Struggle for a central university[]

Refer to video Part I,[28] II[29] and III[30] Kalahandi was struggling for a higher educational institution since independence. Earlier proposal to establish a Government Engineering College in Kalahandi or Koraput region in 1980s was later on shifted to some other part in Orissa for political reasons. A team visited by planning commission to Kalahandi Balangir Koraput (KBK) region had suggested to establish an agriculture college in the region. Since 1988 people of Kalahandi are seriously demanding a Central University in Kalahandi as it is located centrally to all KBK districts and have good railway connectivity to major cities in India from Kesinga railway station. In 1990s when state Government of Orissa proposed to establish a University in North Orissa, people of Kalahandi repeated their demand for such a University in Kalahandi as well. Then Chief Minister of Orissa Biju Patnaik while addressing publicly in Government College Bhawanipatna said Government could not establish University if people want to establish University in their neighbourhood. But Mr Giridhar Gomang, Chief Minister of Orissa later on 1999 agreed to establish two Universities in Baripada and Balasore due to public protest making people of Kalahandi highly disappointed. Through "Kalahandi Sikhya Bikash Parisad" and "Central University Kriya Committee" the struggle for a Central University in Kalahandi seriously continued since 2000. Many memorendum were submitted to both state and central Government in this regards during past 9 years. When Government of India announced to establish 12 Central Universities in various states not having any Central University across India which included Orissa, a delegation from Kalahandi consisting intellectuals, general people and politicians met Orissa Chief Minister Naveen Patnaik in May 2008 to establish the Central University in Kalahandi.[31] Mr. Naveen Patnaik promised and asked them to find out land details for establishing it in Kalahandi. People of Kalahandi sent the land details through district of Collector of Kalahandi in July 2008. However, without studying it Orissa Chief Minister unilaterally announced to establish proposed Central University of Orissa in Koraput,[32] though it was expected to come up in Bhawanipatna.[33] After six months the chief minister announced to establish a Government Engineering and Agriculture Colleges in Bhawanipatna.[34] People of Kalahandi though welcome establishment of such the colleges, Kalahandi Sikhya Bikas Parisad and Central University Kriya Committee said its not a replacement for the Central University[35] as estmiated cost for the proposed Central University is 800 crores with an area of 500 acres (2.0 km2) of land, whereas both Engineering and Agriculture Colleges are estimated to be 10 crores as per Government announcement so far.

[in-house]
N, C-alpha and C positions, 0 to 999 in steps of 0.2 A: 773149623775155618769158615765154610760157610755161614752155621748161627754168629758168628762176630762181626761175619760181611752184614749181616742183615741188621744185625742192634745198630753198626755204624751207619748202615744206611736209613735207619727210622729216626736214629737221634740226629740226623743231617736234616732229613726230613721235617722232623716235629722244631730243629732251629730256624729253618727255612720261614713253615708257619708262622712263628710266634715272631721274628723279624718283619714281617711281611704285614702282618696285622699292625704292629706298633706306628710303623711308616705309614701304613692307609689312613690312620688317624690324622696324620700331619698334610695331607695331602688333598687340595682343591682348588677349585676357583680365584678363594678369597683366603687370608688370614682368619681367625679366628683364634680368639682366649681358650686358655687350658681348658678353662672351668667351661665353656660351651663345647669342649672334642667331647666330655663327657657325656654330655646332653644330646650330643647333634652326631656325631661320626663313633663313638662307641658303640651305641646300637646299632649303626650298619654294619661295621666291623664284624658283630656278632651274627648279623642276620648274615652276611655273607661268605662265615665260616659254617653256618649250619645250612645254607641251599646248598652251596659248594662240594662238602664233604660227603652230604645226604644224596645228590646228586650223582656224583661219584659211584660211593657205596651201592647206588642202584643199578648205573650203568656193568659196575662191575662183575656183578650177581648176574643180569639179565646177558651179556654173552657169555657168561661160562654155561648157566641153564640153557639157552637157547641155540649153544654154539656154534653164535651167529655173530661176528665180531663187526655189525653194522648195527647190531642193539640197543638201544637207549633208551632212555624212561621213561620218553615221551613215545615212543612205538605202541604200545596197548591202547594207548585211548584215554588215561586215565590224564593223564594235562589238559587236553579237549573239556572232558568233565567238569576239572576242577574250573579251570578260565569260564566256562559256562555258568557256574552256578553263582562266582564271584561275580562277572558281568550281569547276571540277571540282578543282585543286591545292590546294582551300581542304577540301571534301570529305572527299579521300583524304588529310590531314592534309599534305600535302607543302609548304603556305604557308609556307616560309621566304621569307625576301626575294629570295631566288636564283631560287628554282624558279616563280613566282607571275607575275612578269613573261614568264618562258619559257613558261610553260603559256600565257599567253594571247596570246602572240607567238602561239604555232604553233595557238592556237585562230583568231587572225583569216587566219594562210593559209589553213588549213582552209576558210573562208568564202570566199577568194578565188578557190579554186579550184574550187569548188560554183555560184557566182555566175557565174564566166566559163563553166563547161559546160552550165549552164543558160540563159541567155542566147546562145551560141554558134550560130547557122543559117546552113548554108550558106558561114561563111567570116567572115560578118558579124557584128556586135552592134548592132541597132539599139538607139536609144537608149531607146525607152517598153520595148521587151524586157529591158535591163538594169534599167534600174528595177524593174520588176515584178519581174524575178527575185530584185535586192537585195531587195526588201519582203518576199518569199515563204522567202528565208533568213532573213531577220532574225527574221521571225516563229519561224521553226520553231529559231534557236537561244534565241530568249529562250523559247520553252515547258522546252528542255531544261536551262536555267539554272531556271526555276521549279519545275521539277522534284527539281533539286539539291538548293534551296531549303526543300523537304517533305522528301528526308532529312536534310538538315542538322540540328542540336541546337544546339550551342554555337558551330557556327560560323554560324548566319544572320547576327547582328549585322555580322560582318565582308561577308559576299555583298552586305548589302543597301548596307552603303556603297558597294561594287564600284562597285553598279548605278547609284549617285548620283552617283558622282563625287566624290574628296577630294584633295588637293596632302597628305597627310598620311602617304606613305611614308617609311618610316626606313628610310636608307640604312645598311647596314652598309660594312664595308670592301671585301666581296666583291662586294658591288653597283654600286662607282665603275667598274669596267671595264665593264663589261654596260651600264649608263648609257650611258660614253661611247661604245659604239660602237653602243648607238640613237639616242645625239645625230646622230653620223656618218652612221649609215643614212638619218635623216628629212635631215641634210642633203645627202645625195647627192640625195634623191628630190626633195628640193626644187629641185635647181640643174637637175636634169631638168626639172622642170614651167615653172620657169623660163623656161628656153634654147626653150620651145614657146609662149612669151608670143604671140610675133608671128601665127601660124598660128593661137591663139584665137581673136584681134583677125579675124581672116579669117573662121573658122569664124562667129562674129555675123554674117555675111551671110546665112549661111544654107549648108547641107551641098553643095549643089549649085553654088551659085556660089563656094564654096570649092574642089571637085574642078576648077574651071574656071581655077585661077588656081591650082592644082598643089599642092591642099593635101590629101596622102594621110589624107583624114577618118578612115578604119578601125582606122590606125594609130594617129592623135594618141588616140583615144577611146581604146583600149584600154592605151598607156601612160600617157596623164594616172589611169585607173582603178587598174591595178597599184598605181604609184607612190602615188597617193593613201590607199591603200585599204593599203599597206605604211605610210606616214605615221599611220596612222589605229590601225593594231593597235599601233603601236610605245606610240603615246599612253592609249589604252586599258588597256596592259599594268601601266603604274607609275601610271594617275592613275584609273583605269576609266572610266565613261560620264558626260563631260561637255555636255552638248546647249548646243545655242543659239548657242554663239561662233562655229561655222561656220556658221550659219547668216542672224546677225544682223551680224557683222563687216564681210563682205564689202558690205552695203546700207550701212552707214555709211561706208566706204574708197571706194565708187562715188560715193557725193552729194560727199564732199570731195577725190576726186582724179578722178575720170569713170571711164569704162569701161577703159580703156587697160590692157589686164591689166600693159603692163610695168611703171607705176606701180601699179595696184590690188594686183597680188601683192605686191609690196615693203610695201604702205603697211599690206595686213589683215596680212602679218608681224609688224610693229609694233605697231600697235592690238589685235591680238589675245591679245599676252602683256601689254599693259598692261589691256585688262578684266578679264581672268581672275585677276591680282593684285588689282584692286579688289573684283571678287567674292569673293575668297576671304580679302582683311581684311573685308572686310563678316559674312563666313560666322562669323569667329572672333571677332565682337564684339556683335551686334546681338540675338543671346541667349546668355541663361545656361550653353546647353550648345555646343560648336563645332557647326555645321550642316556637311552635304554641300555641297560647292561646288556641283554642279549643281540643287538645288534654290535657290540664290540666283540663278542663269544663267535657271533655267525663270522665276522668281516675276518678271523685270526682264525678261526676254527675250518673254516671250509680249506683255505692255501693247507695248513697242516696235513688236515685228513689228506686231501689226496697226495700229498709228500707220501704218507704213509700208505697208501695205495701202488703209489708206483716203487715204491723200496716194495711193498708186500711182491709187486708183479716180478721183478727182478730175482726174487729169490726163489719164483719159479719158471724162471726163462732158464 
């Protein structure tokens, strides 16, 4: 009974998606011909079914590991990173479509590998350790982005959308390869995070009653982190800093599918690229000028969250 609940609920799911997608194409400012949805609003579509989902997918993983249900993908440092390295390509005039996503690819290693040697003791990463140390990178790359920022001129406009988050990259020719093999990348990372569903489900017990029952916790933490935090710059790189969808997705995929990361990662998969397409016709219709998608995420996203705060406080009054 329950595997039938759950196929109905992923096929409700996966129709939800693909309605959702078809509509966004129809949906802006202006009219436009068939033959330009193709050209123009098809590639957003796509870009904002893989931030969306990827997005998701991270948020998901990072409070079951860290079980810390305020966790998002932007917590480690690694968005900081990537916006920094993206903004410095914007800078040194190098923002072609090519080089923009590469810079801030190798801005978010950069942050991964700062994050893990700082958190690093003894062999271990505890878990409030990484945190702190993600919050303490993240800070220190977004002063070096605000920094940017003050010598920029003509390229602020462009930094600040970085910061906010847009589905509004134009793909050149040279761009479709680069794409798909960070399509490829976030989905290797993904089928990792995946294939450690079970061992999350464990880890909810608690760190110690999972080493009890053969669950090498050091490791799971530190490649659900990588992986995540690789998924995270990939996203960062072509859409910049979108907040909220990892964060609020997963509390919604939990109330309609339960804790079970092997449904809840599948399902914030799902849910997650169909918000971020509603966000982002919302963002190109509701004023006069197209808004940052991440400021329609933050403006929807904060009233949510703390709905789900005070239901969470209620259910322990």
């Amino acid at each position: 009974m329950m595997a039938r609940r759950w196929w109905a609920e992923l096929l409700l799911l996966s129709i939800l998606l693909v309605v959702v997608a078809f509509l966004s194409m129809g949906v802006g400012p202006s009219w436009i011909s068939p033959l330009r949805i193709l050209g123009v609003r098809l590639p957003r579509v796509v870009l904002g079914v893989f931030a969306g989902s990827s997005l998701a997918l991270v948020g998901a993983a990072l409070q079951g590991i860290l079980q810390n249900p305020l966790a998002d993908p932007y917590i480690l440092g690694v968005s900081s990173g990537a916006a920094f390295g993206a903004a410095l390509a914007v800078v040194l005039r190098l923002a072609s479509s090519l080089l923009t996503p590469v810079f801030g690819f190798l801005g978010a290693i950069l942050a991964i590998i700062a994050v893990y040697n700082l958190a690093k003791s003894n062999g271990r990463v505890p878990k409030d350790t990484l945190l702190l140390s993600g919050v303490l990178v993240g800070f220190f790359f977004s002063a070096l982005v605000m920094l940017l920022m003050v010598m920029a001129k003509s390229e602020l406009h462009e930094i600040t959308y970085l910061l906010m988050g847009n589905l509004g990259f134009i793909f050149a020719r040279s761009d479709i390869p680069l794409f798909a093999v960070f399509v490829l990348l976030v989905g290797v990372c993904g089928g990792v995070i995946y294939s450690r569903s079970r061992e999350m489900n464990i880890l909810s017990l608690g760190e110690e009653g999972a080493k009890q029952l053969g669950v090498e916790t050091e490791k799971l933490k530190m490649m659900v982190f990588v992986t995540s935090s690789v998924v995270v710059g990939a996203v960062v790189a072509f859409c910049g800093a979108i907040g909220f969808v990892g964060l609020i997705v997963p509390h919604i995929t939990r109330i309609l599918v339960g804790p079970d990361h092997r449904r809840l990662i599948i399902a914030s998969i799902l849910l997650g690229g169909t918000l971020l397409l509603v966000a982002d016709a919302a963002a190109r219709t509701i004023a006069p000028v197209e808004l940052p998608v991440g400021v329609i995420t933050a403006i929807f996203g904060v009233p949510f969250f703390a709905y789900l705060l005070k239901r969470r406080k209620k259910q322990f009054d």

Struggle for a railway factory[]

Kalahandi and Nuapada districts has higher number of migrant workers to other states. Agriculture alone is not enough for employment generation for this region and needs industrial development. Local demands for a railway facotry is pending since last one and half decade. In the budget 2010-10 Indian railway has proposed a Wagon factory to be established in Bhubaneswar or Kalahandi.[36] Langigarh- Bhawanipatana section of Lanjigarh road - Junagarh railway line was completed in the year Dec, 2011. Passenger Service in this new railway line yet to be started. The surveyed railway line, Kantabanji (Balangir) -Jeypore (Koraput) via Nuapada, Kalahandi and Nabarangpur districts, needs approval, funding and immediate immplementation.



Nature in Kalahandi

Kalahandi lies in between 19.3 N and 21.5 N latitudes and 82.20 E and 83.47 E longitudes[37] and occupies the South Western portion of Orissa, bordered to the North by the Balangir district and Nuapada district, to the South by the Nabarangpur district, Koraput district and Rayagada district, and to the East by the Rayagada district, Kandhamal district and Boudh district. It has an area of 8,364.89 square kilometers and ranks 7th in area among the 30 districts of Orissa. The district headquarter is at Bhawanipatna which stands almost in the central location of the district. Bhawanipatna and Dharamgarh are two sub-divisions of Kalahandi. Junagarh, Jaipatna, Kesinga, Lanjigarh and Mukhiguda are other major towns in Kalahandi. Tel is the main river of Kalahandi. Other notably rivers are Indravati, Udanti, Hati, Utei, Sagada, Rahul, Nagabali, Mudra, etc. The topography of Kalahandi consists of plain land, hills & mountains. Kalahandi is surrounded by hills. Its border with Nabarangpur, Koraput, Rayagada and Kandhamal districts are hilly and mountainous. The district is primarily agricultural, with over one third of the district area covered with dense jungle forest. Industry is very limited, but bauxite and graphite deposits can be commercially exploited.


In 2006 the Ministry of Panchayati Raj named Kalahandi one of the country's 250 most backward districts (out of a total of 640).[38] It is one of the 19 districts in Orissa currently receiving funds from the Backward Regions Grant Fund Programme (BRGF).[38]